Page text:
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Why Writing Matters

Why Writing Matters in Nursing

"Critical thinking and communication are pivotal concepts in the organizing framework for both the undergraduate and graduate programs in Nursing. In order to actualize these concepts, writing is an essential component. For our students writing involves proper use of the nursing literature, a coherent flow of ideas, correct grammar, and correct documentation."

~Prof. Mary Graiver, Nursing Department

 

References and Resources for Writing in Nursing


Why is Writing So Important?

  • Writing is the primary basis upon which your work, your learning, and your intellect will be judged – in college, in the workplace, and in the community.
  • Writing expresses who you are as a person.
  • Writing is portable and permanent. It makes your thinking visible.
  • Writing helps you move easily among facts, inferences, and opinions without getting confused – and without confusing your reader.
  • Writing fosters your ability to explain a complex position to readers, and to yourself.
  • Writing helps others give you feedback.
  • Writing helps you refine your ideas when you give others feedback.
  • Writing ideas down preserves them so that you can reflect upon them later.
  • Writing out your ideas permits you to evaluate the adequacy of your argument.
  • Writing stimulates you to extend a line of thought beyond your first impressions or gut responses.
  • Writing is an essential job skill.
    (Based on brochures from Brown University, the University of Missouri, and academic.mu.edu/writing/)

Why Writing Matters in Nursing

Academic writing in the discipline of Nursing provides:

  • Personal and professional growth
  • Written documentation of knowledge/research
  • Evidence of critical thinking
  • Expressions of creative ideas
  • Discussion of stories from clients
  • Active participation in the learning process
  • Opportunity to explore nursing literature
  • Evidence of understanding of learning activities

Typical Writing Assignments

Professors in this discipline assign a variety of short and long written assignments.

  • Response to case studies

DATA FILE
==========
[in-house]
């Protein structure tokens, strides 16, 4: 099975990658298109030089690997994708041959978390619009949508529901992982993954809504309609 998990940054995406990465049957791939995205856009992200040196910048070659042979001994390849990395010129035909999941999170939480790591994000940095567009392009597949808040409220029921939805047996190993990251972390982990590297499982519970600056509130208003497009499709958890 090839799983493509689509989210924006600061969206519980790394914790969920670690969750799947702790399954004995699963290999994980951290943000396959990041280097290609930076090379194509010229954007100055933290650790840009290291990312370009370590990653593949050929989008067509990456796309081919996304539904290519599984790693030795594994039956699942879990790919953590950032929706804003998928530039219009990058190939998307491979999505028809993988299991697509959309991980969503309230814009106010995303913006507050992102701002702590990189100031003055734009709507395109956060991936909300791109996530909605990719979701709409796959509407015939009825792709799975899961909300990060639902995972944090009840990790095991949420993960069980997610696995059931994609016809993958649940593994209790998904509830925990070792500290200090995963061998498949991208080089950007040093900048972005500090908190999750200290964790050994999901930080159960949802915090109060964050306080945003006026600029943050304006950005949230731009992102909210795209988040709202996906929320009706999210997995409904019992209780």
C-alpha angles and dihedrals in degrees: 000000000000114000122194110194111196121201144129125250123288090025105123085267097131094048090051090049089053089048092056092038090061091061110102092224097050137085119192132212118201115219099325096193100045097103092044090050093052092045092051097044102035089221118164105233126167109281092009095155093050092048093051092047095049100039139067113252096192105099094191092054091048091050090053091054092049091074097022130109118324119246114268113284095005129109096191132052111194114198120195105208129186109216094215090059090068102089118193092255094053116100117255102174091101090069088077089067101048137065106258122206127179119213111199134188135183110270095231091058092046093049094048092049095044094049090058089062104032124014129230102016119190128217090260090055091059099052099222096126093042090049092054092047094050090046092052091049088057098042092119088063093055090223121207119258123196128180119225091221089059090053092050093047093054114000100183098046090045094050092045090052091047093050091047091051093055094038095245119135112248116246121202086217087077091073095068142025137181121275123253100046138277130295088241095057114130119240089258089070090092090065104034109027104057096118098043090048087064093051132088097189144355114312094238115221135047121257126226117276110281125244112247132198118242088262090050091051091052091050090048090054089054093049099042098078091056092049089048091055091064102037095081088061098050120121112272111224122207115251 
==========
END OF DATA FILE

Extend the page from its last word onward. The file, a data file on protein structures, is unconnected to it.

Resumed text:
• Exploration and analysis of nursing/health phenomena
  • Reflective writing
  • Literature review
  • Critique of articles
  • Responses to text/questions in class
  • Position papers
  • Research via thesis or field study
  • Data gathering and analysis

Qualities of Good Writing

  • Clarity in understanding and expressing ideas
  • Evidence of descriptive and analytical skills
  • Construction of solid arguments
  • Evidence of critical thinking
  • Depth of coverage
  • Effective organization
  • Accuracy
  • Grammatical correctness
  • Correct spelling
  • Intelligent critique
  • Completeness
  • Creativity and explanation of ideas
  • Careful attention to APA* format and documentation
    Publication Manual of the American Psychological Association, 6thEdition

Appropriate Types of Evidence & Support

  • Current nursing texts and journal articles
  • Authoritative Web references
  • Personal interviews
  • Peer reviewed and research-specific articles

Each course may differ; thus it is important to understand the assignment and adhere to specific requirements. Be sure you understand your professor’s expectations.

Citation Conventions

Format and reference citations should follow APA guidelines unless otherwise directed by the professor.

Within the text of your paper, it should be easy for the reader to identify the source of any language or ideas you have used that are not your own; use parenthetical citation (see text, handouts, or web sites). Plagiarism or academic dishonesty could lead to failure of the assignment and/or course.

Special Comments

Communicating with the written word is a skill and takes practice. Keep working on it and utilize the available resources.

  1. Follow the 4 C’s of writing: be clear, concise, coherent, and correct.
  2. Be sure you understand the assignment.
  3. Know that revisions and drafts are part of the process.
  4. Avoid jargon or slang (unless it is a quote).
  5. Read aloud or to someone else, and ask for a critique.
  6. Proofread; check spelling and word usage, i.e.: their/there, know/no. Don’t trust spell check to catch all problems.
  7. Always save a copy, print a hard copy and e-mail it to yourself. “The computer ate it” is not an acceptable excuse.

References and Resources

This list provides explanations and models of essential aspects of writing in Nursing:

Faculty Perspectives on Writing:

Deb Wagner, Nursing

Why Writing in Nursing Matters